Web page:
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World Champion Joe Warren among those endorsing Real Pro Wrestling

SAN JOSE, Calif. - Real Pro Wrestling is designed to combine all the elements of the sport - freestyle, Greco-Roman and folkstyle - into one style on the mat.

But with the leg attacks that are so prevalent in RPW, the freestylers enjoy a fairly clear advantage over their Greco-Roman counterparts.

But that doesn't matter to Joe Warren.

The reigning World Champion in Greco-Roman wrestling at 60 kg/132 pounds thrived with the mantra "I'm the baddest man on the planet" in last month's World Championships in Guangzhou, China.

Warren plans on living up to those words again when he competes in Season Two of RPW next spring. Warren lost to Zach Roberson last year in the semifinals of Season One.

"Taking part in the first season of Real Pro Wrestling was a very unique experience and it was the first time I had wrestled that style," Warren said. "A lot of people got to train for it, but our Greco coaches didn't let us train for it. This year, I am going to make sure I am ready for this and ready to win. I'm very excited about Real Pro Wrestling. It's an exciting style of wrestling that I enjoy doing. I will support RPW any way that I can."

Warren, Olympic Silver Medalist Stephen Abas and World Bronze Medalist Lindsey Durlacher conducted a clinic for youth wrestlers on Saturday afternoon between sessions of the RPW Western Regional Qualifier at the San Jose Convention Center.

The outgoing, outspoken Warren also delivered a little message for the other competitors who might be in his weight class for Season Two.

"I'm not wrestling in Real Pro Wrestling if I don't win," Warren said, flashing a smile. "For you freestylers out there, you better be ready."

Durlacher also took part in the first season of RPW last year, falling to Mike Mena in the first round. Durlacher competes at 55 kg/121 pounds in Greco-Roman.

"This is a fun way for a lot of us to showcase our skills and our wrestling abilities to the American public," Durlacher said. "It's a lot of fun, but at the same time it's serious competition because you still want to do your best and you still want to win."

Having wrestlers attack your legs is an adjustment for guys like Durlacher, who wrestle the Greco-Roman style where all the wrestling is done above the waist.

"The problem us Greco guys run into is these guys clinging onto our legs," Durlacher said. "It's a difficult sport for us because the style is so much different for us, but we still have fun with it and use it as a cross-training tool where you use different muscles and stances than what you normally use."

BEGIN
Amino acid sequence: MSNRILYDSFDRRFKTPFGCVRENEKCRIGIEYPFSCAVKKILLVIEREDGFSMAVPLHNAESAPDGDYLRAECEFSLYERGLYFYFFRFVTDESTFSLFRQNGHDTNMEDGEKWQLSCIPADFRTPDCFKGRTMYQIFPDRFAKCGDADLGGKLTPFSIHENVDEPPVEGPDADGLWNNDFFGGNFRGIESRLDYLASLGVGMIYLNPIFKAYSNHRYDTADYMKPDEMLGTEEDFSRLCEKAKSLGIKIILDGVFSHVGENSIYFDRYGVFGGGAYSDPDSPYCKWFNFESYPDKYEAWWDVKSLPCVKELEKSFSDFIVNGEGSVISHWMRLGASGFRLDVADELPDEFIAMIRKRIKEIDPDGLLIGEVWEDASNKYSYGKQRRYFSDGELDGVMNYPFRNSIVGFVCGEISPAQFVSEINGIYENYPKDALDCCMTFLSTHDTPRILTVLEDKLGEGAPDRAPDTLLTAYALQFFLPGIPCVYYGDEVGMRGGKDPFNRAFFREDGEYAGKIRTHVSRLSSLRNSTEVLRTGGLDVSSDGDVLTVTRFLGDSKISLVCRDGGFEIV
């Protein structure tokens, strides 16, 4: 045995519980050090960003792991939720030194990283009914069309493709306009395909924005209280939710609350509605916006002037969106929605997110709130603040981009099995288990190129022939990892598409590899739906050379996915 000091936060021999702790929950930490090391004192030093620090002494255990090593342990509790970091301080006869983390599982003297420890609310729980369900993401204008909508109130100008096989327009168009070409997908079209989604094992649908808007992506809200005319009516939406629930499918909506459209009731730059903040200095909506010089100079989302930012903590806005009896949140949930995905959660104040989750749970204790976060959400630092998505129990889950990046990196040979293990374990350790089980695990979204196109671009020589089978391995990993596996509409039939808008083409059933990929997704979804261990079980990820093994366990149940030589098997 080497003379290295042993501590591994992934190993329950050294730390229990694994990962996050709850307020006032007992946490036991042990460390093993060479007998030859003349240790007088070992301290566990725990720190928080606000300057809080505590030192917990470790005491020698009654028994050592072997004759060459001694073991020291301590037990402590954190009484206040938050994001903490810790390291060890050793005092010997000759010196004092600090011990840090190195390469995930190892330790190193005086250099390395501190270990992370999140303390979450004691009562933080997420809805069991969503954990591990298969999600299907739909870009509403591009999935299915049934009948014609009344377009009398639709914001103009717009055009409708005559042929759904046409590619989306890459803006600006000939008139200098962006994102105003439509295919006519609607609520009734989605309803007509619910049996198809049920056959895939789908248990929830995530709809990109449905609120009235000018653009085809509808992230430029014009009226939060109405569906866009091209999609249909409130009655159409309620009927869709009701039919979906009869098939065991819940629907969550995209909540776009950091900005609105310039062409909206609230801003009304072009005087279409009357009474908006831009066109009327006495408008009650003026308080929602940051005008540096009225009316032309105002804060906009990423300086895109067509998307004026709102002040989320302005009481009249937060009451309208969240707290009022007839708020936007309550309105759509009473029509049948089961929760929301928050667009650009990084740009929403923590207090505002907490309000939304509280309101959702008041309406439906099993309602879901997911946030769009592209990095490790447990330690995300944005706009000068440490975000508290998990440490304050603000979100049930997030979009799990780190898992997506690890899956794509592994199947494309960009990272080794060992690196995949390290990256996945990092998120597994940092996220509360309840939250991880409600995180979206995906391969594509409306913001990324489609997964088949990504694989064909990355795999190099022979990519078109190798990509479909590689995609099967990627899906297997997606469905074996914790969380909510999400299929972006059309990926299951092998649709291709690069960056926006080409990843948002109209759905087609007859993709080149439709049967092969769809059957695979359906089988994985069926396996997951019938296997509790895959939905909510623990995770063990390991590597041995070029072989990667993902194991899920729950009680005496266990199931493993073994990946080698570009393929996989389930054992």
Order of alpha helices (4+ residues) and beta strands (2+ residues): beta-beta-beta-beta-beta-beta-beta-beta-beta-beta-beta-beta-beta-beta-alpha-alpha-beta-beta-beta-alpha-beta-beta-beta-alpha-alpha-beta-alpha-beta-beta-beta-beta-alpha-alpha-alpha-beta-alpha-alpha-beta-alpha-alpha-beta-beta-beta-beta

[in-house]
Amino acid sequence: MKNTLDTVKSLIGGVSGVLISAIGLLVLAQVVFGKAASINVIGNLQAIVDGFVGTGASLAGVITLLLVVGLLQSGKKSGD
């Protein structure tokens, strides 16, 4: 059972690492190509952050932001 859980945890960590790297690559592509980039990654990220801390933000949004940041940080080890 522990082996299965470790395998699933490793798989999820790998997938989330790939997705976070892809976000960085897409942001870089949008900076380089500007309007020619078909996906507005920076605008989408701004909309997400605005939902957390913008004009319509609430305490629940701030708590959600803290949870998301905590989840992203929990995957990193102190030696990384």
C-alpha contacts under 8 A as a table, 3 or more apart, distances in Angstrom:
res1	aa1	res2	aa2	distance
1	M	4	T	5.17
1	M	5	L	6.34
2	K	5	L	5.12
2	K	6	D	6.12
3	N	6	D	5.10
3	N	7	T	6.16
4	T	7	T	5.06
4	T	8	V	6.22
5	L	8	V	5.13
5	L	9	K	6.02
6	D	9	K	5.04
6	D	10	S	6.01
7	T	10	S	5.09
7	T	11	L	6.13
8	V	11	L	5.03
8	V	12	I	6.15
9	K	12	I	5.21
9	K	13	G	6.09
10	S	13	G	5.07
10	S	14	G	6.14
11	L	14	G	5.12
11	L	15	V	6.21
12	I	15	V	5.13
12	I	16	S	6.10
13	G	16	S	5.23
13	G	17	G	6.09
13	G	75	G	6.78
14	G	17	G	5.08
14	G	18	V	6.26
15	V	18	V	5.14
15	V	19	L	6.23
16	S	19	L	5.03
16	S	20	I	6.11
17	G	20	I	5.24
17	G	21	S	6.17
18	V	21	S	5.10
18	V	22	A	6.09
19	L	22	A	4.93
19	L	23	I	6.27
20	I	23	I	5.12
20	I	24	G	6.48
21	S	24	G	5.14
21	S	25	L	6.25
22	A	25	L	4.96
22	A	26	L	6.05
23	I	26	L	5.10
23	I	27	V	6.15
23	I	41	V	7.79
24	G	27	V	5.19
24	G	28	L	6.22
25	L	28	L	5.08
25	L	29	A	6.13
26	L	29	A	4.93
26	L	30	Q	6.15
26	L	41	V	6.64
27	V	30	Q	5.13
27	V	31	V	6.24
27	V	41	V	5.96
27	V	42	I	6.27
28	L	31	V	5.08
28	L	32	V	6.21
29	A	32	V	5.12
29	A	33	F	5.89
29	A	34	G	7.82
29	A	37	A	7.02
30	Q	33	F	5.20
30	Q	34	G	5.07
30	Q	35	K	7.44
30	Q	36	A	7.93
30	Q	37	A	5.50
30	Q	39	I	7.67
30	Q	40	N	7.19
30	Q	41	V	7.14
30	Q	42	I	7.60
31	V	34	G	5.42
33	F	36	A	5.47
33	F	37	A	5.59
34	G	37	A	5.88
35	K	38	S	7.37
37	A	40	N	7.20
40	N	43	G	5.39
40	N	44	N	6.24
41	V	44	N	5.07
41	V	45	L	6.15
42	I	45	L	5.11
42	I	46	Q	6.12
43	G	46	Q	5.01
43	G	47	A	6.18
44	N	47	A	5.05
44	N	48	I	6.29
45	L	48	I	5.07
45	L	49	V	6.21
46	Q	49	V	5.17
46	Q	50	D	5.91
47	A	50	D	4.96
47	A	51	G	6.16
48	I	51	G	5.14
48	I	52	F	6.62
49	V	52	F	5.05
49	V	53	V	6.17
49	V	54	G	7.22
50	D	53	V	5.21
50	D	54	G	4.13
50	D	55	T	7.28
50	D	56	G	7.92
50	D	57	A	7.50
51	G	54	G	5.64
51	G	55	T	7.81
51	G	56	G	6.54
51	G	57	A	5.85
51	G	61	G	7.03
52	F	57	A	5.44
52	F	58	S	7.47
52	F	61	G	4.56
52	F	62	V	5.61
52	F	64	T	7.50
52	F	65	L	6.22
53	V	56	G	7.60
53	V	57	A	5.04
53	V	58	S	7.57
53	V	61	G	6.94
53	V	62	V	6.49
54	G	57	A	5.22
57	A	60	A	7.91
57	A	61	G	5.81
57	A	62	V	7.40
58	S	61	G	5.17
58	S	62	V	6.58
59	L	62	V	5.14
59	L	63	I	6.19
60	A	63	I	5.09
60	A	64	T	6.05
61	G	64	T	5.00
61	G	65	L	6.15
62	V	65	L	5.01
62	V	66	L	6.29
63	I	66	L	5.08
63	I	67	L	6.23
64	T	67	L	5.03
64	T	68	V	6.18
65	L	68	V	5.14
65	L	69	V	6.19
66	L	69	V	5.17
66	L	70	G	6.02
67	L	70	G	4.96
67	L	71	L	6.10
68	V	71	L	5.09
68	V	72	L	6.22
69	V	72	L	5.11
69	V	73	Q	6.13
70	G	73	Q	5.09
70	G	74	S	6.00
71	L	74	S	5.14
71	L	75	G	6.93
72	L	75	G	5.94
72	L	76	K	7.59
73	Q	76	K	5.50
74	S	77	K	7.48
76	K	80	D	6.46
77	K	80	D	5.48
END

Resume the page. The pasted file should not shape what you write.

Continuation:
Warren and Durlacher, resident athletes at the Olympic Training Center in Colorado Springs, are among a number of top wrestlers slated to compete in Season Two of Real Pro Wrestling next spring. RPW is holding four Regional Qualifiers and a Super Regional to determine spots for competition next spring.

A chance to make some prize money and the opportunity to gain some television exposure also are among the appealing parts of Real Pro Wrestling. RPW's first season was shown on Fox Sports Net and PAX last year.

"Financially, nothing is great in the sport of wrestling and every little bit helps," Durlacher said. "Having an opportunity to make a little extra money definitely is a nice incentive for us. And being on television, that's great exposure for us and for the sport. It gives people more of an idea of what we do and how we approach being a wrestler."

Durlacher said he enjoyed being a part of the event Saturday in San Jose.

"We're out here to help Real Pro Wrestling jump-start their season and help them out in any way we can," he said. "I believe in what they're doing and I want to support this league."

The field of approximately 30 competitors at Saturday's Western Regional Qualifier included an abundance of past NCAA All-Americans in a quality field.

"We had six or seven people withdraw at the last minute, but we're definitely not short on quality in this event," said Matt Case, president of Real Pro Wrestling. "This is a chance and an opportunity for some of these guys to qualify and learn about our events. It gives a lot of these athletes an opportunity to get involved with RPW. I'm real impressed with the quality of the wrestlers we have here."

The RPW matches featured numerous bouts that were high-scoring.

"The wrestlers aren't afraid to go for some of these big moves," Case said. "They're out here having fun and putting on a really good show. We're trying to give the wrestlers in our sport more exposure - that's a lot of what Real Pro Wrestling is all about."
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